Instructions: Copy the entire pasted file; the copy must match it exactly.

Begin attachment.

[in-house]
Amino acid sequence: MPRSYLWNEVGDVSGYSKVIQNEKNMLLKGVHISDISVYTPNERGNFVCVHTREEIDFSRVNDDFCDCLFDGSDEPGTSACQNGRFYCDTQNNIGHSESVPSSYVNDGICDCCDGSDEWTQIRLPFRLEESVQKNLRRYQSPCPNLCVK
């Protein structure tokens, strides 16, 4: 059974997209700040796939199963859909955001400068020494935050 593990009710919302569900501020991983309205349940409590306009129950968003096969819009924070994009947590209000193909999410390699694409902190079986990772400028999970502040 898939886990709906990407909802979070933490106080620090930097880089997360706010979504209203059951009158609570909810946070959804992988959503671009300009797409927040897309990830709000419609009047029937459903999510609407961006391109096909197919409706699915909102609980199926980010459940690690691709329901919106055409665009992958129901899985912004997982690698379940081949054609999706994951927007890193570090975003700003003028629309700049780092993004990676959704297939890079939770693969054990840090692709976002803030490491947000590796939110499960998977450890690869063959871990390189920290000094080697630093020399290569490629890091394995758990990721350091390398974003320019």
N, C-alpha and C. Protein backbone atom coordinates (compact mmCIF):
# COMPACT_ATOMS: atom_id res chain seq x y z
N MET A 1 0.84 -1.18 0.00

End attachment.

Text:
[in-house]
Amino acid sequence: MPRSYLWNEVGDVSGYSKVIQNEKNMLLKGVHISDISVYTPNERGNFVCVHTREEIDFSRVNDDFCDCLFDGSDEPGTSACQNGRFYCDTQNNIGHSESVPSSYVNDGICDCCDGSDEWTQIRLPFRLEESVQKNLRRYQSPCPNLCVK
């Protein structure tokens, strides 16, 4: 059974997209700040796939199963859909955001400068020494935050 593990009710919302569900501020991983309205349940409590306009129950968003096969819009924070994009947590209000193909999410390699694409902190079986990772400028999970502040 898939886990709906990407909802979070933490106080620090930097880089997360706010979504209203059951009158609570909810946070959804992988959503671009300009797409927040897309990830709000419609009047029937459903999510609407961006391109096909197919409706699915909102609980199926980010459940690690691709329901919106055409665009992958129901899985912004997982690698379940081949054609999706994951927007890193570090975003700003003028629309700049780092993004990676959704297939890079939770693969054990840090692709976002803030490491947000590796939110499960998977450890690869063959871990390189920290000094080697630093020399290569490629890091394995758990990721350091390398974003320019």
N, C-alpha and C. Protein backbone atom coordinates (compact mmCIF):
# COMPACT_ATOMS: atom_id res chain seq x y z
N MET A 1 0.84 -1.18 0.00